The startling devastation reflected the storm’s intensity, but also Libya’s vulnerability. Oil-rich Libya has been divided between rival governments for most of the past decade — one in the east, the other in the capital, Tripoli — and one result has been the widespread neglect of infrastructure.
The two dams that collapsed outside Derna were built in the 1970s. A report by a state-run audit agency in 2021 said the dams had not been maintained despite the allocation of more than 2 million euros for that purpose in 2012 and 2013.
Libya’s Tripoli-based prime minister, Abdul-Hamid Dbeibah, acknowledged the maintenance issues during a Cabinet meeting Thursday and called on the Public Prosecutor to open an urgent investigation into the dams’ collapse.
The disaster brought a rare moment of unity, as government agencies across the country rushed to help the affected areas.
While the Tobruk-based government of eastern Libya is leading relief efforts, the Tripoli-based western government allocated the equivalent of $412 million for reconstruction in Derna and other eastern towns, and an armed group in Tripoli sent a convoy with humanitarian aid.
Statement from WMO Secretary-General Prof. Petteri Taalas:
"The tragedy in Libya highlights the devastating and cascading consequences of extreme weather on fragile states and shows the need for a multi-hazard early warnings which embrace all levels of government and society.
Libya’s National Meteorological Center did indeed issue early warnings for this extreme weather event, which saw unprecedented rainfall levels (414.1 mm in 24 hours in one station) which caused the flash floods and the collapse of the dams. The warnings were issued for heavy precipitation and floods, but didn’t address the risk posed by the ageing dams.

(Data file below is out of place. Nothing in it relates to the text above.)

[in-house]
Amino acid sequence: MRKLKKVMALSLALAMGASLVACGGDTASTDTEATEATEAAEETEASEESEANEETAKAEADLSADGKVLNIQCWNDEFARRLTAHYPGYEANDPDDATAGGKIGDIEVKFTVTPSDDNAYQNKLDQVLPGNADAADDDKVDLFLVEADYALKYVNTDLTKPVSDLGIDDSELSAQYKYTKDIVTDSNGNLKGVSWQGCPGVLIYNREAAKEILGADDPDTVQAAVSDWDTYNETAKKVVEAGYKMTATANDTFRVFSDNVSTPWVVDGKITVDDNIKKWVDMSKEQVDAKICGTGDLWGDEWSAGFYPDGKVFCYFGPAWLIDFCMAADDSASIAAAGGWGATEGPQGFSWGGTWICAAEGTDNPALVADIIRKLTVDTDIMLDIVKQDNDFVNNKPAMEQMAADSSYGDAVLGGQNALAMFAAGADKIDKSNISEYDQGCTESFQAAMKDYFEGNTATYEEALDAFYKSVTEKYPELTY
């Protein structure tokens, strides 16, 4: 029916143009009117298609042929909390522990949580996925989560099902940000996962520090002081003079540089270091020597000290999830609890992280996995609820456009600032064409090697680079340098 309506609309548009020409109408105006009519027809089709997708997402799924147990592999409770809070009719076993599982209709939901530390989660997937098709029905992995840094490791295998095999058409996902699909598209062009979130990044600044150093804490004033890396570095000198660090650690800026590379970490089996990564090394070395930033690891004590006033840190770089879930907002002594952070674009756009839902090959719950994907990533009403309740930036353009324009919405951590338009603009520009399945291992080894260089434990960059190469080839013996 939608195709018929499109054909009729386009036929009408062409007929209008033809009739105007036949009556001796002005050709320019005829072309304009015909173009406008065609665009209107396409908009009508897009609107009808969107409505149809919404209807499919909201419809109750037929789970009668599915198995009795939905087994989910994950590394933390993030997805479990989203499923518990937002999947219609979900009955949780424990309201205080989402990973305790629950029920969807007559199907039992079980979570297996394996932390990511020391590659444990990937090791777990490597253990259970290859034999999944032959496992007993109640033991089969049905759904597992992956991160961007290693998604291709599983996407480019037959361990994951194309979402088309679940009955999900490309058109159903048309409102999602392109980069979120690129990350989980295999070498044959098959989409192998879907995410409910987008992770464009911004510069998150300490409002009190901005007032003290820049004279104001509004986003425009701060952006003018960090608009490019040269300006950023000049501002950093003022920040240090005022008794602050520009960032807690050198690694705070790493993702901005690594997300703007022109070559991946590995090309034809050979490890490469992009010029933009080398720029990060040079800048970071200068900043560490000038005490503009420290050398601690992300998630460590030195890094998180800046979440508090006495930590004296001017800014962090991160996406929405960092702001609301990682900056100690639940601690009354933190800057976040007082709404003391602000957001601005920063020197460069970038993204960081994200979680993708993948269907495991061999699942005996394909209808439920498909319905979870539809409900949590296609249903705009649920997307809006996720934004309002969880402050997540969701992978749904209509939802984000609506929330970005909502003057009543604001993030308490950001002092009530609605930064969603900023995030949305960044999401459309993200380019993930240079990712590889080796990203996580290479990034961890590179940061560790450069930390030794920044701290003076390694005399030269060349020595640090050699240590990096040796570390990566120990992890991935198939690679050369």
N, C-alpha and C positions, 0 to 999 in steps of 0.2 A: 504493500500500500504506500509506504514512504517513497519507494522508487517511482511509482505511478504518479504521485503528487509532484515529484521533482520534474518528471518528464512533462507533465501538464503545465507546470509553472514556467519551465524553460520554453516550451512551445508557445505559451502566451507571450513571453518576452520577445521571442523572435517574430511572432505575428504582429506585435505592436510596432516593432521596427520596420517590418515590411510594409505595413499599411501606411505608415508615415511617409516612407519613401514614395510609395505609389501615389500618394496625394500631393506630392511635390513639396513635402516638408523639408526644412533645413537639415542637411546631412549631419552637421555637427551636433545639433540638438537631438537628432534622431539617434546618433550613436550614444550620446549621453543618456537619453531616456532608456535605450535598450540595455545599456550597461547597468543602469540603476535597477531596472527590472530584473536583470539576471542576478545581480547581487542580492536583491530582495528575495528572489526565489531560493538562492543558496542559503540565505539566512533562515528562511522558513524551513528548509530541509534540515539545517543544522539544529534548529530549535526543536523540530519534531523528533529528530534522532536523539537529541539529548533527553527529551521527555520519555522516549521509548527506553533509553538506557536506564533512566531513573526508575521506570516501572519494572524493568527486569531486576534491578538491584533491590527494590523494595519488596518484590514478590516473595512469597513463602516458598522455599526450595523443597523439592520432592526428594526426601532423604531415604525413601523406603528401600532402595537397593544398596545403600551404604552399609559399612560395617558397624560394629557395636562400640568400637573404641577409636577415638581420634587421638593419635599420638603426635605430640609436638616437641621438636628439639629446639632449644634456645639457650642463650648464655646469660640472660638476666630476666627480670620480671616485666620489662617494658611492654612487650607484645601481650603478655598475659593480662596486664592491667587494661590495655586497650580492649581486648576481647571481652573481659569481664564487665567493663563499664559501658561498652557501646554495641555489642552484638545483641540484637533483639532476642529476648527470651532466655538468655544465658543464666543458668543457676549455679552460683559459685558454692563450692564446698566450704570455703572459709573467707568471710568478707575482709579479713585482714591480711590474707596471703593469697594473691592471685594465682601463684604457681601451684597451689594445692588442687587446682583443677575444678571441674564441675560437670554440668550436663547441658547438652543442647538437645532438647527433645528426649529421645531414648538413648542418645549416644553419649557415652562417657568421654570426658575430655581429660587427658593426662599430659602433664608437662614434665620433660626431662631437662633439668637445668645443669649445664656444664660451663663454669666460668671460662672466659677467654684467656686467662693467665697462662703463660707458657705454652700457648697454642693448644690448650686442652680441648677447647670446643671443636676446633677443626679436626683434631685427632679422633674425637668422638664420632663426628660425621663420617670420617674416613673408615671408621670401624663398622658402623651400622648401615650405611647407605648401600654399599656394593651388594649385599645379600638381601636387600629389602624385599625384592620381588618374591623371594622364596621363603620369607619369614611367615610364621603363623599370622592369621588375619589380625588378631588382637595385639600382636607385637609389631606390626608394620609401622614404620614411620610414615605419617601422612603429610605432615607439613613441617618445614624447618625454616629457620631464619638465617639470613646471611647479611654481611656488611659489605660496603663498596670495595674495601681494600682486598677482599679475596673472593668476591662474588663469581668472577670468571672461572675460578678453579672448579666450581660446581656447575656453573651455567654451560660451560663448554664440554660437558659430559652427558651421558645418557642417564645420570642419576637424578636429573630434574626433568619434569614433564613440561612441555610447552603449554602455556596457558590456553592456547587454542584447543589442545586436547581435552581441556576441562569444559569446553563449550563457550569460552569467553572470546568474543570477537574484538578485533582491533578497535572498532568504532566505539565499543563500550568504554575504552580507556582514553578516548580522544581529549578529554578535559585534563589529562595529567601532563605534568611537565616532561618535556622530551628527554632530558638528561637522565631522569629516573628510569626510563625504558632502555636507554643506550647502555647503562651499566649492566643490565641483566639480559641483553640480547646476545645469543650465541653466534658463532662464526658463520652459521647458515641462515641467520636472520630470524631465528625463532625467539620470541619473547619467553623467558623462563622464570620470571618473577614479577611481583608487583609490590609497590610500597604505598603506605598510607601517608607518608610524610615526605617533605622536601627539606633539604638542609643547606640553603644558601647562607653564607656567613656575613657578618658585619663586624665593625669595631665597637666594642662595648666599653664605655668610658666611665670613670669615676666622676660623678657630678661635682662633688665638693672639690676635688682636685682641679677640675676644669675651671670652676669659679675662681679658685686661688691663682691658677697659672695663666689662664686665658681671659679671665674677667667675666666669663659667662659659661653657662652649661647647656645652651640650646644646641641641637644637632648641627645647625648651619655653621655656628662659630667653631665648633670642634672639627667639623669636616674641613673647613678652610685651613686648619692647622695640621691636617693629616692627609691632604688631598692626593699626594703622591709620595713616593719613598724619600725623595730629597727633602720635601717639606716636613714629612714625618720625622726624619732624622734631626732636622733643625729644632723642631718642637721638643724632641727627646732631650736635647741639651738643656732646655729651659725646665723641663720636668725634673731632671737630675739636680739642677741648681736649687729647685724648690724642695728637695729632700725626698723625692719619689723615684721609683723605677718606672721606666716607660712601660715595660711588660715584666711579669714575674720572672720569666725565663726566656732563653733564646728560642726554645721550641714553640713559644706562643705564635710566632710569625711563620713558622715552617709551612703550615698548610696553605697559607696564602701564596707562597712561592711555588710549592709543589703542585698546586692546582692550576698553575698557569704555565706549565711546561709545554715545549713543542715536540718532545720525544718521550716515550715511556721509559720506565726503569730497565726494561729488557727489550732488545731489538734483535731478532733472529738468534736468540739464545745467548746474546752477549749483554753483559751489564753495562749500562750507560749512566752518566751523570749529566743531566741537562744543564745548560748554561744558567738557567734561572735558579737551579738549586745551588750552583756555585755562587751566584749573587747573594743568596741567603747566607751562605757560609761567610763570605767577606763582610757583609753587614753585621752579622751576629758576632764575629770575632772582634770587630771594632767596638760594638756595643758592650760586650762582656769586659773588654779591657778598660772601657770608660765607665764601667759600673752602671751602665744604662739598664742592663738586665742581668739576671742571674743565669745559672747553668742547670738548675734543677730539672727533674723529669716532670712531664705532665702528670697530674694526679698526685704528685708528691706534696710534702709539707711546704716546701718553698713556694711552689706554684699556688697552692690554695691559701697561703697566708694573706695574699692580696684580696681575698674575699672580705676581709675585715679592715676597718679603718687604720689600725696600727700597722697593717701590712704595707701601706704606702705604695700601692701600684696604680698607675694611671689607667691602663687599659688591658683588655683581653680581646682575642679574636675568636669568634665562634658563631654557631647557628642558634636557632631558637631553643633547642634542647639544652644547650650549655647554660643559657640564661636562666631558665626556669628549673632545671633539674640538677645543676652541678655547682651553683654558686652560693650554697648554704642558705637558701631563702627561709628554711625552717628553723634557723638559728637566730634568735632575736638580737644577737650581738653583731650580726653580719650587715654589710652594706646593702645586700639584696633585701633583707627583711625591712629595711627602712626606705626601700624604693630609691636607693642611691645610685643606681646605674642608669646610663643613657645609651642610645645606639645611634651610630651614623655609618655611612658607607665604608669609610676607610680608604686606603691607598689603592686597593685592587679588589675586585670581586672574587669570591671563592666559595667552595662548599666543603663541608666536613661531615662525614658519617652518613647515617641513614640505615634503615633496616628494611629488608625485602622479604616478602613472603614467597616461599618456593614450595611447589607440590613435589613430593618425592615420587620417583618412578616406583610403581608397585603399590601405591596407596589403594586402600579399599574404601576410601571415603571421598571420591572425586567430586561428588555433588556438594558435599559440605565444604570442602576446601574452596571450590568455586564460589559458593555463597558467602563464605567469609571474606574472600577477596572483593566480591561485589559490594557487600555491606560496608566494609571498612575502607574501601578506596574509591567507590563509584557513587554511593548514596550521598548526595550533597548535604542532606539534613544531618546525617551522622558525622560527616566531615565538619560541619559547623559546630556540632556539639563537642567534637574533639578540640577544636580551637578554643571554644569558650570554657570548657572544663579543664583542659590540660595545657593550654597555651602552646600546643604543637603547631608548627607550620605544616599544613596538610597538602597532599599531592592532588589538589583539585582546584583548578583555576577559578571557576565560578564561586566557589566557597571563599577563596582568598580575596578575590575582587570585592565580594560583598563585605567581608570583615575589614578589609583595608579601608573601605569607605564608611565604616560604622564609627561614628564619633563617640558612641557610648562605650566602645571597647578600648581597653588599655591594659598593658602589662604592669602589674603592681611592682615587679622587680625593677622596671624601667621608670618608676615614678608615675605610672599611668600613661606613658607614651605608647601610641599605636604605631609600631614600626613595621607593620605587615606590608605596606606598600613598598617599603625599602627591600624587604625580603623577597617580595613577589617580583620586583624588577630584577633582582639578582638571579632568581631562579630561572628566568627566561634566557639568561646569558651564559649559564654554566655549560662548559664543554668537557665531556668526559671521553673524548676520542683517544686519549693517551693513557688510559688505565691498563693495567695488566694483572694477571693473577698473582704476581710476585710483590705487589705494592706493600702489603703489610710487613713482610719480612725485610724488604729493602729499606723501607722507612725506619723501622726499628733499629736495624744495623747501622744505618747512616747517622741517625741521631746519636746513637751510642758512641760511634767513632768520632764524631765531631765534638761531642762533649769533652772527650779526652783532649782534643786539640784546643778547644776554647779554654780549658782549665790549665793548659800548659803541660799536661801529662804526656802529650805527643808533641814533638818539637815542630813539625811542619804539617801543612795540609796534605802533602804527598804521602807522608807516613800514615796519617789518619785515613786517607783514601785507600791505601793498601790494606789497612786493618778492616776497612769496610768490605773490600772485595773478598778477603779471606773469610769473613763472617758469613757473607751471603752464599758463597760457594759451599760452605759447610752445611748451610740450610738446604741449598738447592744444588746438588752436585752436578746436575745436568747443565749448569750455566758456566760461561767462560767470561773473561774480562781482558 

The fragmentation of the country’s disaster management and disaster response mechanisms, as well as deteriorating infrastructure, exacerbated the enormity of the challenges. The political situation is a driver of risk, as we are seeing in many countries currently.
The National Meteorological Center faces major gaps in its observing systems. Its IT systems are not functioning well and there are chronic staff shortages. The National Meteorological Center is trying to function, but its ability to do so is limited. The entire chain of disaster management and governance is disrupted.
The tragedy highlights the philosophy behind the Early Warnings for All initiative to improve the accuracy and availability of impact-based forecasts, and to ensure that they reach everyone and lead to action.
WMO sends its condolences to the Libyan people. We are committed to working with partners to ensure Early Warnings For All."
Libya's National Meteorological Centre issued early warnings for this extreme weather event 72 hours before its occurrence, and notified all governmental authorities by e-mails and through media urging them to take more care and caution, and also urging them to take preventive measures. A State of Emergency was announced in the eastern regions based on these warnings.
Libya’s National Meteorological Centre said that the storm reached a peak in northeastern Libya on 10 September, with strong winds of 70 - 80 km/h. This caused communications interruption, the fall of electricity towers and trees. Torrential rains of between 150 - 240 mm caused flash floods in several cities, including Al-Bayda, which recorded the highest daily rainfall rate of 414.1 mm (from 10 Sep 8am to 11 Sep 8am). The National Meteorological Centre said this was a new rainfall record.
Entire neighborhoods in Derna disappeared, along with their residents swept away by water after two ageing dams collapsed making the situation catastrophic and out of control, said the Libyan meteorological service.
That 414 mm of rain is 16 inches!
Very human factors contributed to the tragedy in Derna - including two centuries of fossil fuel burning that have driven global warming - yet industry profits appear to have done nothing to help protect people from the increasing risks of climate change in countries like it.
Comments from author at the top: The floods were a direct result of the failure of the two dams up stream of Derna, which were built in the 1970s by a Yugoslavian company (hardly a recipe for success!). Experts say that when the dams broke, 30 million cubic metres of water was released into the city.
Neither dam has had any maintenance for over 20 years.
Before the dams were built, there would only have been minimal flooding of course.
The storm which triggered the collapse was merely a catalyst for a disaster that was waiting to happen, and there is not a single piece of evidence to suggest that climate change had anything to do with it at all.
Instead of printing Clarke’s pack of lies, maybe Sky should have told its viewers the real story